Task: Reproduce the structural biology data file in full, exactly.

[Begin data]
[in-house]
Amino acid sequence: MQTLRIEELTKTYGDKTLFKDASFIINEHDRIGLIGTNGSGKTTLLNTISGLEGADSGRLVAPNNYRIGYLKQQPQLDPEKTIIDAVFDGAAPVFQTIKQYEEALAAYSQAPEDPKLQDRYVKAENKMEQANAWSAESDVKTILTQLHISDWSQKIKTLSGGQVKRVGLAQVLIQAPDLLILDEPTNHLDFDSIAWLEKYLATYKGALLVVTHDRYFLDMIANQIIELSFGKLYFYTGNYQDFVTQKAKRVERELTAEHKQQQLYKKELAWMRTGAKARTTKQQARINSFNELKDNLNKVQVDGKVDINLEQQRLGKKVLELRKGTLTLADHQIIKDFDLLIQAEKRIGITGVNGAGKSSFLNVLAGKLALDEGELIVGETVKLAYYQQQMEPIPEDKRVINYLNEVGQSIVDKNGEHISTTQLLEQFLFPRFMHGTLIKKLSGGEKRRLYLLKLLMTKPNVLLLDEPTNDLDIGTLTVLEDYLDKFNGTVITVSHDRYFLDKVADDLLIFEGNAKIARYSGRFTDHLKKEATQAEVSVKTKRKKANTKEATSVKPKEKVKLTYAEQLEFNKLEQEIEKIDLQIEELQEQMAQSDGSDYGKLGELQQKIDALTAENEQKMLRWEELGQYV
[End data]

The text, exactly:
[in-house]
Amino acid sequence: MQTLRIEELTKTYGDKTLFKDASFIINEHDRIGLIGTNGSGKTTLLNTISGLEGADSGRLVAPNNYRIGYLKQQPQLDPEKTIIDAVFDGAAPVFQTIKQYEEALAAYSQAPEDPKLQDRYVKAENKMEQANAWSAESDVKTILTQLHISDWSQKIKTLSGGQVKRVGLAQVLIQAPDLLILDEPTNHLDFDSIAWLEKYLATYKGALLVVTHDRYFLDMIANQIIELSFGKLYFYTGNYQDFVTQKAKRVERELTAEHKQQQLYKKELAWMRTGAKARTTKQQARINSFNELKDNLNKVQVDGKVDINLEQQRLGKKVLELRKGTLTLADHQIIKDFDLLIQAEKRIGITGVNGAGKSSFLNVLAGKLALDEGELIVGETVKLAYYQQQMEPIPEDKRVINYLNEVGQSIVDKNGEHISTTQLLEQFLFPRFMHGTLIKKLSGGEKRRLYLLKLLMTKPNVLLLDEPTNDLDIGTLTVLEDYLDKFNGTVITVSHDRYFLDKVADDLLIFEGNAKIARYSGRFTDHLKKEATQAEVSVKTKRKKANTKEATSVKPKEKVKLTYAEQLEFNKLEQEIEKIDLQIEELQEQMAQSDGSDYGKLGELQQKIDALTAENEQKMLRWEELGQYV